I have 8 acres with a big sandy hill in the middle, springs, swamp and wet spots all over the place. Some ole farmer put a pipe in the side of the hill and water flows out all year round. I chose to start digging at the "foot" of the hill about 30 feet from one of the springs to see what I got....guess what! I'm down about 4 feet and it's dry as a bone and has been dry for several months now. I expect it's a good place to build. One spring area ('bout 30 feet away from my dig) is wet all year round. I didn't just dig a little hole, I dug an area 10' x 10'. You could dig a hole here and a hole there and poor buckets of water in them to see if they drain well. Use a post hole digger, makes it easier. You just don't know what's really under there 'till you look. I have posted a pic of one hole we dug nearer to one of the springs, but still only about 30' from my dry area.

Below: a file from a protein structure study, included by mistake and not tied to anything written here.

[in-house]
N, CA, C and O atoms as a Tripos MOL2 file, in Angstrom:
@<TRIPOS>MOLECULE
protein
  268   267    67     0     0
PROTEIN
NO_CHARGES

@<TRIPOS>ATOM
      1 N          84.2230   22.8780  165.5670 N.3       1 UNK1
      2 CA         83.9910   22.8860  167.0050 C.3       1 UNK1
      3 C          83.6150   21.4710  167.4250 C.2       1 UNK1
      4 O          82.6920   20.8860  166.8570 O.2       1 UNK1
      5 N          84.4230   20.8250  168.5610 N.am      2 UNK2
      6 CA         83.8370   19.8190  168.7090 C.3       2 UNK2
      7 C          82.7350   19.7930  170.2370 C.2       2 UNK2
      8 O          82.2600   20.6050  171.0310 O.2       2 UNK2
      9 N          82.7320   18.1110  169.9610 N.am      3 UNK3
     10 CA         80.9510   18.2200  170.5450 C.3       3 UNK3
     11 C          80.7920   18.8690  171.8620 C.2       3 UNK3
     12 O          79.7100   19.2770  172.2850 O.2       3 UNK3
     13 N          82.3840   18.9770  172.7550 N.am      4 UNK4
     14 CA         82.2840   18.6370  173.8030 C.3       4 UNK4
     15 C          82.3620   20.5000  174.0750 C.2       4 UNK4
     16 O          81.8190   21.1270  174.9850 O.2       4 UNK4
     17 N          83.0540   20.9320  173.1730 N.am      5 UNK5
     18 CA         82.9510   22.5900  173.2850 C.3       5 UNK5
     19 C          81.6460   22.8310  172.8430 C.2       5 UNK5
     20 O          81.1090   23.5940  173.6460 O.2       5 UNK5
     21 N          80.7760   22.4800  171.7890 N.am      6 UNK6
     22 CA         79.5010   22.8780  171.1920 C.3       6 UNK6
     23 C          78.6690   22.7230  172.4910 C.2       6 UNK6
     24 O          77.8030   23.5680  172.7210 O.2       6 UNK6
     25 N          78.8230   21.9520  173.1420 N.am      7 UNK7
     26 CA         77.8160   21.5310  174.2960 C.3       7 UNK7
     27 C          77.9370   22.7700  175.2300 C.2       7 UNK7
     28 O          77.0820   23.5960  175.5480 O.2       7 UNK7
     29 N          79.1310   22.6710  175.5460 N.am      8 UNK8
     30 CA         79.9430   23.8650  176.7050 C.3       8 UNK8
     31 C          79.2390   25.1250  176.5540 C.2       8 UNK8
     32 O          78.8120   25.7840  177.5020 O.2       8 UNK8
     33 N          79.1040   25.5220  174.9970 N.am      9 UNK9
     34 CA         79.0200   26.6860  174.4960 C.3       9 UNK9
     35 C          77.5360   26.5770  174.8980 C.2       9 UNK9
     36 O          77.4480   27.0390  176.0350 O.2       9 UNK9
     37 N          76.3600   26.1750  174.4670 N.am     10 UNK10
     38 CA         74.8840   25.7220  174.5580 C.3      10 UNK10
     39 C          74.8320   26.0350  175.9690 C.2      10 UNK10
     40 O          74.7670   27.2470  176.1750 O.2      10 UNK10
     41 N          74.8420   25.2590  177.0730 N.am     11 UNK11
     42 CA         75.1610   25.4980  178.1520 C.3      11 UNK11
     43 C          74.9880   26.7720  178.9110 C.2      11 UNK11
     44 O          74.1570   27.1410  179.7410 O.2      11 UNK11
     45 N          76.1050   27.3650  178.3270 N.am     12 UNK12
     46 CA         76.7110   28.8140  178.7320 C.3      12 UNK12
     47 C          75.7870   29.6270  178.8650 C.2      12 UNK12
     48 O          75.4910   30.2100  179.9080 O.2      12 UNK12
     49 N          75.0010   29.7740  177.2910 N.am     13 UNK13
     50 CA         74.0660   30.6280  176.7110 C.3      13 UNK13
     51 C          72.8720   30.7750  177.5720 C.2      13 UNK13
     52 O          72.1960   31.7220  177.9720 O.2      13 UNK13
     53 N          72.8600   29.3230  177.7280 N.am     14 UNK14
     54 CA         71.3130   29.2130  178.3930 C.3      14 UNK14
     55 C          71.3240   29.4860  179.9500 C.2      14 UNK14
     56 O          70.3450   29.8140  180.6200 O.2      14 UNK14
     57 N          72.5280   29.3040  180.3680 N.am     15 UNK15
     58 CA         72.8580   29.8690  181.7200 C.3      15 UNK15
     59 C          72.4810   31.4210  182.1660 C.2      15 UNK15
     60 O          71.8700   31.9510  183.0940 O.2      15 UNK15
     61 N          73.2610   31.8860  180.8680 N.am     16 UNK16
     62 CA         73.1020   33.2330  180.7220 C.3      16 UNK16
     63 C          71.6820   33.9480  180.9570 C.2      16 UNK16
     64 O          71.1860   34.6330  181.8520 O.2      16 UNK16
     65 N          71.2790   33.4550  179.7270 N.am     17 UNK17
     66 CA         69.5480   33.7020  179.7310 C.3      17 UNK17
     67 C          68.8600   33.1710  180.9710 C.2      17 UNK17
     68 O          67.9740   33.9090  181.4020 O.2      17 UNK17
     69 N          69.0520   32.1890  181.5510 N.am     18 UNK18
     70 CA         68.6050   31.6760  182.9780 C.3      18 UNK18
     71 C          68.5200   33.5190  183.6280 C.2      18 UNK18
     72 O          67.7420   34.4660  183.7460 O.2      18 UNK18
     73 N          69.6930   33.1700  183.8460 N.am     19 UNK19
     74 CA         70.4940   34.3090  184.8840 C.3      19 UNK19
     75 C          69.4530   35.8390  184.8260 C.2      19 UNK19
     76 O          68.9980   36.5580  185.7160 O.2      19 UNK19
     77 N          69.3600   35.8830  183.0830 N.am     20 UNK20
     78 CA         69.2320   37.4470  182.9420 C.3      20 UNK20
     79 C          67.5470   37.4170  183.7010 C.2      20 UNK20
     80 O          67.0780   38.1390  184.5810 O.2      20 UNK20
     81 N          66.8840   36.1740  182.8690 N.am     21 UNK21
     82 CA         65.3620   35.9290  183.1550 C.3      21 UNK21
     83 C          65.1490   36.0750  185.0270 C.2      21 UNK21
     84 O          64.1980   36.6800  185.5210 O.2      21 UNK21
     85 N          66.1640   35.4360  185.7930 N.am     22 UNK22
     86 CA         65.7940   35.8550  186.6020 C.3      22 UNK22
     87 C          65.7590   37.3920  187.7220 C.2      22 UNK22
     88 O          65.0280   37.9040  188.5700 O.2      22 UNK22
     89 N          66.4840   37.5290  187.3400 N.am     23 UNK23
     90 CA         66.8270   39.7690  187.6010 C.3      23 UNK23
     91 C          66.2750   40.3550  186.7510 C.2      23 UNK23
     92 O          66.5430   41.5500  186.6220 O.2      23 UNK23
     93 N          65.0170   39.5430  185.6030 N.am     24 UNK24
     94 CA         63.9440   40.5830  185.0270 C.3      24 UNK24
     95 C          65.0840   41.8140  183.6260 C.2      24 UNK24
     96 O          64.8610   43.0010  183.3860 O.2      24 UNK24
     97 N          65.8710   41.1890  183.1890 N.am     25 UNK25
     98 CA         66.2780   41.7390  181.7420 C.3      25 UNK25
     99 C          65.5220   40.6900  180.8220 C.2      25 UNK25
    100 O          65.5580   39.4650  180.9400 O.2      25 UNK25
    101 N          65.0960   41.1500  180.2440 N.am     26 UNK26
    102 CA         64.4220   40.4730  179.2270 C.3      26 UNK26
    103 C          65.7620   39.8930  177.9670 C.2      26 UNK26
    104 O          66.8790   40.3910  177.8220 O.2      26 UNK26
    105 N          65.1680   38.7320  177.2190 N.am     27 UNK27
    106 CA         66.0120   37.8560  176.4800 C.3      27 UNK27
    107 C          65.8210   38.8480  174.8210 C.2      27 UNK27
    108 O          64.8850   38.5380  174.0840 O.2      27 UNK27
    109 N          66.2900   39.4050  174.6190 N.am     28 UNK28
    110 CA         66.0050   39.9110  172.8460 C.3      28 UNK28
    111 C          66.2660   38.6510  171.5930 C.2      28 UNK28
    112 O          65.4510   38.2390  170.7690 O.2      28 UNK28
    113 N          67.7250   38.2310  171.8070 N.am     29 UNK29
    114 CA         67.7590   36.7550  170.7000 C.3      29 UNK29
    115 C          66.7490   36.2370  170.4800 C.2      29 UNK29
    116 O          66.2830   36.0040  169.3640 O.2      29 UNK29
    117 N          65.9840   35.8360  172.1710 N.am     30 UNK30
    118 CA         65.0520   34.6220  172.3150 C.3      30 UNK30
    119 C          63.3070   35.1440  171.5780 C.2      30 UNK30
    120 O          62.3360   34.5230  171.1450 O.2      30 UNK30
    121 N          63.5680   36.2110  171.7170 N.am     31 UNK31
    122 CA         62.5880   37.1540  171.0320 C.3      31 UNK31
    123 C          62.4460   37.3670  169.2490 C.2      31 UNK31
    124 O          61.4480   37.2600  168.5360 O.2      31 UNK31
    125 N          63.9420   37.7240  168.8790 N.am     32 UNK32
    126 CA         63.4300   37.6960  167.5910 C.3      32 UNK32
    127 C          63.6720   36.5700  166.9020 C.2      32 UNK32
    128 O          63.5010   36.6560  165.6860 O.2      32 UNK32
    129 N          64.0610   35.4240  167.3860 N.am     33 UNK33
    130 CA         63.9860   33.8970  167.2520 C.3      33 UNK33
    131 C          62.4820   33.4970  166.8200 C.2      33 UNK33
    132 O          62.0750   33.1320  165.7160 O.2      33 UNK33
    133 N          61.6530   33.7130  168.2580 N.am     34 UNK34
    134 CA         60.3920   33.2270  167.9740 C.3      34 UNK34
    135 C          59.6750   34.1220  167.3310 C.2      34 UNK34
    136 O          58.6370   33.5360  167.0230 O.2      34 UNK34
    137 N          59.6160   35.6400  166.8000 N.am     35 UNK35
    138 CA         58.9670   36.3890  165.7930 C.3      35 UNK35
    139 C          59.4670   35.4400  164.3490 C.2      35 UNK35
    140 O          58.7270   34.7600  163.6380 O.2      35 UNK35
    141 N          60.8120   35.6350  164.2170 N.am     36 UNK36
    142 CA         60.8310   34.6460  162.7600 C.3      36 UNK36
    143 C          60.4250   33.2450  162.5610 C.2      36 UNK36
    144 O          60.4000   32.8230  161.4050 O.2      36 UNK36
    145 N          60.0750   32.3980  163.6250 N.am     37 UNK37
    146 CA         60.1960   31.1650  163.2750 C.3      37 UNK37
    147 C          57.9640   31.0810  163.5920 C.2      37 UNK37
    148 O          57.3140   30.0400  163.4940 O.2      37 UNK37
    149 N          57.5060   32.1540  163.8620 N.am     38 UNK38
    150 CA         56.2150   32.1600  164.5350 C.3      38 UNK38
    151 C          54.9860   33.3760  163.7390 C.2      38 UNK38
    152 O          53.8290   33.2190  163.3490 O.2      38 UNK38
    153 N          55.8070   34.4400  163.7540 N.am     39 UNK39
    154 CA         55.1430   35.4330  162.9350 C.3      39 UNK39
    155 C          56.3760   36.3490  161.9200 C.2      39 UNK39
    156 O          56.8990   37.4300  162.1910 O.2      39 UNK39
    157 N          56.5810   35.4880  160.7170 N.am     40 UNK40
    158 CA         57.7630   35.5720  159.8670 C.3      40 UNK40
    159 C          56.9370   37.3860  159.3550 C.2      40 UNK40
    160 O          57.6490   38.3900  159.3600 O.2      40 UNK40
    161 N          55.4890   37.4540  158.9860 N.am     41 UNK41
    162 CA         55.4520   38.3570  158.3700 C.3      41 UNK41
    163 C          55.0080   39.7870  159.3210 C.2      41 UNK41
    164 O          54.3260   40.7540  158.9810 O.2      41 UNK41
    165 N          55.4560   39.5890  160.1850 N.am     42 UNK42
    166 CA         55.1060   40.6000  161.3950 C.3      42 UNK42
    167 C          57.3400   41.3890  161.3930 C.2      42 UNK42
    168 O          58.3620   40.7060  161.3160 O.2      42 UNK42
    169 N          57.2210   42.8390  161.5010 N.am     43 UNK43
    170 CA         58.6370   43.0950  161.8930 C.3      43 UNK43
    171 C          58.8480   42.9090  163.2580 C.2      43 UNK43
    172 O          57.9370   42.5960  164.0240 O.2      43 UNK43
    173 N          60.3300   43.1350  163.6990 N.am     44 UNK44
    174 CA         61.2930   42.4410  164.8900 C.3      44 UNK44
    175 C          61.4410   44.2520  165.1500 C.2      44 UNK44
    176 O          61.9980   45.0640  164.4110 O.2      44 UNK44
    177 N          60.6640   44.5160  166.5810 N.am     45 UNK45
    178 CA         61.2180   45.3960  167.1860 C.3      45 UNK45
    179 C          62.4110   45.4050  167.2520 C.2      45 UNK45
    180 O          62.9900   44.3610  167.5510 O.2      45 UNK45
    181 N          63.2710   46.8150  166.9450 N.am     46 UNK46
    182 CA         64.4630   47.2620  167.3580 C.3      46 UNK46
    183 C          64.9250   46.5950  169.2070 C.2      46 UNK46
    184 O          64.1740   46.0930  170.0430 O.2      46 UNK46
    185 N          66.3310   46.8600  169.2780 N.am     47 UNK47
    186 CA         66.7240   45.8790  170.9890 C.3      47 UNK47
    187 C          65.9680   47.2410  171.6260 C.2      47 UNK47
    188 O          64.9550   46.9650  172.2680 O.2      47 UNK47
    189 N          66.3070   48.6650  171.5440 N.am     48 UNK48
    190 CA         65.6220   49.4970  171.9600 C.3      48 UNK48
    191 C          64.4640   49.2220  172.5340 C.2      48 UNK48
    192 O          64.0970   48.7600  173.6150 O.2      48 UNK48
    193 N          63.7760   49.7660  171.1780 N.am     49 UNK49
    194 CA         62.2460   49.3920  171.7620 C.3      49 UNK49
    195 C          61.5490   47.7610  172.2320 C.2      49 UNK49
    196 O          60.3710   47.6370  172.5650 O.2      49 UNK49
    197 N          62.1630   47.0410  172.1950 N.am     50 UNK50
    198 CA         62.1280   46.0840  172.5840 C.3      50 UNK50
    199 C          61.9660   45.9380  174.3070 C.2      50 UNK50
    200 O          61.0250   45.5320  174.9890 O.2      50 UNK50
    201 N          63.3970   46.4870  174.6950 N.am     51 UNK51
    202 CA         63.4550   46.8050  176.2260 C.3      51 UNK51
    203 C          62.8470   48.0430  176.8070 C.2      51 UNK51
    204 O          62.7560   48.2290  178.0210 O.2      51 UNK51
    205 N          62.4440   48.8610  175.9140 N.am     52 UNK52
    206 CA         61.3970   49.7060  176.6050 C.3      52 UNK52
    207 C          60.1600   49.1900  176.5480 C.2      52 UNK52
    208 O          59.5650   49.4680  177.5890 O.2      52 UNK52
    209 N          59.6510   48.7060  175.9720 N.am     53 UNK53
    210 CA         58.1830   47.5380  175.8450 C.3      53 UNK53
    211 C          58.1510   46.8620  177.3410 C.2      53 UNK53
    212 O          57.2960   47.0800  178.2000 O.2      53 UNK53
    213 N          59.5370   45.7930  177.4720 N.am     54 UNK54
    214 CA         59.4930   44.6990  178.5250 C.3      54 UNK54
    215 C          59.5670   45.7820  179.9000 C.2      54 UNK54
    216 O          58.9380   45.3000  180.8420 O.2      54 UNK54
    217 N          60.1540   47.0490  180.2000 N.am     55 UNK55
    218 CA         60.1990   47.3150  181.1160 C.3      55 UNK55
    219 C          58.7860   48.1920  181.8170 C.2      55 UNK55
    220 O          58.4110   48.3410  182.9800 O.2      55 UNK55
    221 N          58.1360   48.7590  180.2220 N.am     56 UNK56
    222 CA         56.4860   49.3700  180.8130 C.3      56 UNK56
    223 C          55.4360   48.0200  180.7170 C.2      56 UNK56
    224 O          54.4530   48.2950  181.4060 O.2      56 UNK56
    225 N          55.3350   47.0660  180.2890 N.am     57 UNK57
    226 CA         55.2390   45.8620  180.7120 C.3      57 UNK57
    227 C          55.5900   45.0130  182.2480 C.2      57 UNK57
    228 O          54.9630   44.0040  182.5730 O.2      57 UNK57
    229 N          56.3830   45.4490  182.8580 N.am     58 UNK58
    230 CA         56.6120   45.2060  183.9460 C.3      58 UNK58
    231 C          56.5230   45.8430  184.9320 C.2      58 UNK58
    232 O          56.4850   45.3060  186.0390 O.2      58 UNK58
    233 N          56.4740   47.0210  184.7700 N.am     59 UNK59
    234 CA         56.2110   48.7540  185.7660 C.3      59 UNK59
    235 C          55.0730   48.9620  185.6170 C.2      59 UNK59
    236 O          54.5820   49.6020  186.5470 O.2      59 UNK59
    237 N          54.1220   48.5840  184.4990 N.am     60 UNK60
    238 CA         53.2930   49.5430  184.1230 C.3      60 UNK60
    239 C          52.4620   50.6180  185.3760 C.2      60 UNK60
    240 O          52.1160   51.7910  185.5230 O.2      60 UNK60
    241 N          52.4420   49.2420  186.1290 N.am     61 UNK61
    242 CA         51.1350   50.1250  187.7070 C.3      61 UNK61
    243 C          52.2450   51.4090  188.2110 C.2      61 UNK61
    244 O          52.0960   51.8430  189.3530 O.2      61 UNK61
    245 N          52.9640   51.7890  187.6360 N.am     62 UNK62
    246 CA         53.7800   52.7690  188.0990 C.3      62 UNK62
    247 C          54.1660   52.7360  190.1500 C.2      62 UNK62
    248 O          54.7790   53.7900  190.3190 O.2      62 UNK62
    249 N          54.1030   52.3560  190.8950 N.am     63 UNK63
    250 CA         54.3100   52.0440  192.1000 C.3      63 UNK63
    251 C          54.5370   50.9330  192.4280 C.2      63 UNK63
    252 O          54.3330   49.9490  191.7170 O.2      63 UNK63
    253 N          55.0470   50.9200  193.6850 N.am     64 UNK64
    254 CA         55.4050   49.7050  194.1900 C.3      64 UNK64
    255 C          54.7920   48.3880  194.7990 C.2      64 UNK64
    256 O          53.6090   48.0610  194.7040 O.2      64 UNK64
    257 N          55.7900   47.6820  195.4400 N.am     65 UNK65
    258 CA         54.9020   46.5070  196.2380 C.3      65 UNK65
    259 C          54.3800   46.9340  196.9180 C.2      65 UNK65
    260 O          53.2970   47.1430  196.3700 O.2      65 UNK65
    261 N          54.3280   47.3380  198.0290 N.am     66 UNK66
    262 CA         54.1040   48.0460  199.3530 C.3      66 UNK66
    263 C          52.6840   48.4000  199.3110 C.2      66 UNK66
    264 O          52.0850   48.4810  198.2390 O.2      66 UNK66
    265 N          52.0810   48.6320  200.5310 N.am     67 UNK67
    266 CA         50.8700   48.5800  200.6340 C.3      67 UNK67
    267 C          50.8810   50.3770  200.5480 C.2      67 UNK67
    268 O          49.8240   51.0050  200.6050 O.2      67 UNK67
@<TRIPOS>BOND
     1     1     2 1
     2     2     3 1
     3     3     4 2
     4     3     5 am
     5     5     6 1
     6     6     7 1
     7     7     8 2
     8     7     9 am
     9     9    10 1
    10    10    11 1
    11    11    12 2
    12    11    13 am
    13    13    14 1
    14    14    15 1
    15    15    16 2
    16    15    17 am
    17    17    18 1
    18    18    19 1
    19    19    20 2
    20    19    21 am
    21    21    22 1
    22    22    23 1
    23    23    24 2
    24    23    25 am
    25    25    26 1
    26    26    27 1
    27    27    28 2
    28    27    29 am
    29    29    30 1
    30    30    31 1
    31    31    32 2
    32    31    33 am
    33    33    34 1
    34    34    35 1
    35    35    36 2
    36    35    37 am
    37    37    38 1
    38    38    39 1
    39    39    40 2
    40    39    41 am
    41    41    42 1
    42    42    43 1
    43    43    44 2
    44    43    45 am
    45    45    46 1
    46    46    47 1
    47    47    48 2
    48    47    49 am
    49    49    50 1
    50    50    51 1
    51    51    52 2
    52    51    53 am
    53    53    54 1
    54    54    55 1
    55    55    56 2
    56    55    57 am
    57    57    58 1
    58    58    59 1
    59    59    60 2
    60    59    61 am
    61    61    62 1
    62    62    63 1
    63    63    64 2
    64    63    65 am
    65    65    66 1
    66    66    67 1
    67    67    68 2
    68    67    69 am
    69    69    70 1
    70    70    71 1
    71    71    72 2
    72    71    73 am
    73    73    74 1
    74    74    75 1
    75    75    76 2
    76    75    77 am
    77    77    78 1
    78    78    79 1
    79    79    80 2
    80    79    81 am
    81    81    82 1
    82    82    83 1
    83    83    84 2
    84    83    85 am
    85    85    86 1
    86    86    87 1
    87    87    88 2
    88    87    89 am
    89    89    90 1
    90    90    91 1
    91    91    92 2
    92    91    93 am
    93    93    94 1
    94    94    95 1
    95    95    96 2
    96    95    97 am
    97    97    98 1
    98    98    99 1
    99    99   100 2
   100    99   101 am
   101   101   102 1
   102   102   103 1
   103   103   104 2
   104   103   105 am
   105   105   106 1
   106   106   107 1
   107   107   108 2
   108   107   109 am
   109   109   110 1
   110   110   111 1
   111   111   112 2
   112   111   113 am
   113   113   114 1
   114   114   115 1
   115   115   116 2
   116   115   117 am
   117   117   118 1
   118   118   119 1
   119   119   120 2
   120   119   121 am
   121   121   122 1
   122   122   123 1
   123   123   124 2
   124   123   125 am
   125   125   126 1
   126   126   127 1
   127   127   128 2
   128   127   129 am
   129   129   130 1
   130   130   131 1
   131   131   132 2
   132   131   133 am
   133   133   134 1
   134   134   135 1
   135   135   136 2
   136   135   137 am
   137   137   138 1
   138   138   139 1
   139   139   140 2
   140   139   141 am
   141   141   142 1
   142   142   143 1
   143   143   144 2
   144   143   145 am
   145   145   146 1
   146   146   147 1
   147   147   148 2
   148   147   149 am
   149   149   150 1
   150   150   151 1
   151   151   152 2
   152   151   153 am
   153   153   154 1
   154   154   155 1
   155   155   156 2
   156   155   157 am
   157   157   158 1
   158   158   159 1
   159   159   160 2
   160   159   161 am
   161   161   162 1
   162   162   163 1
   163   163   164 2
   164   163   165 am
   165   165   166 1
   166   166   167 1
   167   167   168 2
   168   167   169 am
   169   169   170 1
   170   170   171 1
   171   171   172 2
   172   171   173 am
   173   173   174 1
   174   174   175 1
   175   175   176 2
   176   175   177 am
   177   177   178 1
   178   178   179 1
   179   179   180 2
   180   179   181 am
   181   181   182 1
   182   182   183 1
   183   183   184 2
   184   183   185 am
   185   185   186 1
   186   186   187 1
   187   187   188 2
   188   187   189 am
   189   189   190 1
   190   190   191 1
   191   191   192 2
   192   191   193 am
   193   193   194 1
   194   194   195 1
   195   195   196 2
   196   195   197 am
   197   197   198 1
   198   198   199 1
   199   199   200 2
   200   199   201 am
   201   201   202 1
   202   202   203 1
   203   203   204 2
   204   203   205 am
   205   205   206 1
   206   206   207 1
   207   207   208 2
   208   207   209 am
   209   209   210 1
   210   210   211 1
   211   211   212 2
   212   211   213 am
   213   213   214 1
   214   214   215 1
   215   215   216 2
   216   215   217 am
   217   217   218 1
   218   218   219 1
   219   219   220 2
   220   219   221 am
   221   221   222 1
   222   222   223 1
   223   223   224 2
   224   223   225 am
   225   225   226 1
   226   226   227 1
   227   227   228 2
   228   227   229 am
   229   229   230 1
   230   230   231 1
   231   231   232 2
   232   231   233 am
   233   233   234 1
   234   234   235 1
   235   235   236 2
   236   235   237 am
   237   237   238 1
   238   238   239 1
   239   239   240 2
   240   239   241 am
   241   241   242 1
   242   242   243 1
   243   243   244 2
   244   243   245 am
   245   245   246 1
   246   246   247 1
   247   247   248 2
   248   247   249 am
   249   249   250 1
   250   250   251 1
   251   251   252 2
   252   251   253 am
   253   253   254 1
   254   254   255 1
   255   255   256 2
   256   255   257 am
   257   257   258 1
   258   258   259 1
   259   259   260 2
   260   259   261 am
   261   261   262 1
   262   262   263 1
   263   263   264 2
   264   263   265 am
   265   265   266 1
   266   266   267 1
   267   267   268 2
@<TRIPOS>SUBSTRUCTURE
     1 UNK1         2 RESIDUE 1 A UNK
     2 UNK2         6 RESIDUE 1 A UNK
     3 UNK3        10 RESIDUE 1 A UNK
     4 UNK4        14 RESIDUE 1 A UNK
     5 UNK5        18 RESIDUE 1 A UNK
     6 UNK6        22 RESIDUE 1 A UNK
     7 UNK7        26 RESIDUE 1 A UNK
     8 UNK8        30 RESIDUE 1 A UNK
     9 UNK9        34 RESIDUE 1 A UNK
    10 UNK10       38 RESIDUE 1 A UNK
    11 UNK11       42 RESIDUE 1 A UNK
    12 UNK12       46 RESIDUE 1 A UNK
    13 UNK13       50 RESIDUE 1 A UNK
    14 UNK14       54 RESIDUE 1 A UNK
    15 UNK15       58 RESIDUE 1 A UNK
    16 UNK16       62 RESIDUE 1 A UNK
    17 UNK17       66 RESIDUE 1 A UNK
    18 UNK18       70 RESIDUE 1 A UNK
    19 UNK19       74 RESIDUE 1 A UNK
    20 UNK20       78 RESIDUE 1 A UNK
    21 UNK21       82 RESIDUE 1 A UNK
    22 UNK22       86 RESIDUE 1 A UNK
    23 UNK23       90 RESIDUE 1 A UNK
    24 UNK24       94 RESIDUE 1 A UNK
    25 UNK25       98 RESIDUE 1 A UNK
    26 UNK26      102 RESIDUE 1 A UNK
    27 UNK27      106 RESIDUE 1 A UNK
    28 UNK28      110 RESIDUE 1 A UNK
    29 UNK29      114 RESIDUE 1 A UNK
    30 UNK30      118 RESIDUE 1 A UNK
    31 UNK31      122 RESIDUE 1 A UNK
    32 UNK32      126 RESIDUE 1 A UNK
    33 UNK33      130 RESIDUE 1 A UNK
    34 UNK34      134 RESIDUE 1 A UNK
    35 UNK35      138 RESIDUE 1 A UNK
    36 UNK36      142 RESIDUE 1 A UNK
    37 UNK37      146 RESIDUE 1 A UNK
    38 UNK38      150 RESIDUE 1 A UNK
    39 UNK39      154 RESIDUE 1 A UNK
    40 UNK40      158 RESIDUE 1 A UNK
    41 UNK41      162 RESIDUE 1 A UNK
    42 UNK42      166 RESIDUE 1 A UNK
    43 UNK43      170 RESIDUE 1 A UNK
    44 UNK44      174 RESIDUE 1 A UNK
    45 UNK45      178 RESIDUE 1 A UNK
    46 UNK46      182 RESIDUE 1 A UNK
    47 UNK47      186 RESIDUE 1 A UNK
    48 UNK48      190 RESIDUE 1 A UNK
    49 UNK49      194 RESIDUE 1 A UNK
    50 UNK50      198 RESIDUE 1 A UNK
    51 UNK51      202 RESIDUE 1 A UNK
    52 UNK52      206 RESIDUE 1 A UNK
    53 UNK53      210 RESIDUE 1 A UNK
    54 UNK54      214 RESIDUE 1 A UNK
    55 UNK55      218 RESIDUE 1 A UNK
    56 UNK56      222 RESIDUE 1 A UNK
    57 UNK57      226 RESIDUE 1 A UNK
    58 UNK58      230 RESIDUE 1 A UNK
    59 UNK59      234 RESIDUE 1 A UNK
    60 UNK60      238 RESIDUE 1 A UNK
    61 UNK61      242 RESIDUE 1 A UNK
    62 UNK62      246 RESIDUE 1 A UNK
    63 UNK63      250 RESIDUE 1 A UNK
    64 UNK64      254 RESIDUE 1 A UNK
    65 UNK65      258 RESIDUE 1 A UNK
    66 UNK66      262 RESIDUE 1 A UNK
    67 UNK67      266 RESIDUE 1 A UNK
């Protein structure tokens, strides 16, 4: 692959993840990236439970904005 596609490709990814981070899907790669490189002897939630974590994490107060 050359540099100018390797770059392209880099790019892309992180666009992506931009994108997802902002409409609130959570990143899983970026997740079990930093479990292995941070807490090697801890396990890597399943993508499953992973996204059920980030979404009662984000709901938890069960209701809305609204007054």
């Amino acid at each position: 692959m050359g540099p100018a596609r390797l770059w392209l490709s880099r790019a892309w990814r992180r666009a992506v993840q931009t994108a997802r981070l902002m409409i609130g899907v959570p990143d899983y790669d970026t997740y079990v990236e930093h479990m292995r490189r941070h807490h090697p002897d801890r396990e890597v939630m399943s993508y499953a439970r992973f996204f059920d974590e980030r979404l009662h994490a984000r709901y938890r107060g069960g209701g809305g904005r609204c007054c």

-- Susan in Northern LP Michigan (, February 14, 2002.

The land is a hill with level areas that stair-step down. The creek has never been known to over flow. Behind the trailer the lady had begun digging into the hill thinking she wanted to build a house into it. Its pretty soggy there.

My husband said it would be impossible to put in any footers because no matter where you dig you'll hit water. The springs are pooled at the surface. Some are pretty green. We'd likely need to put in a well. Not sure if that would even work since they appaently let there sewage go right into the ground. (yuck!)

There are plenty of rocks and trees. And deer and turkey and critters...can you see why I really want this to work? Its a beautiful piece of land.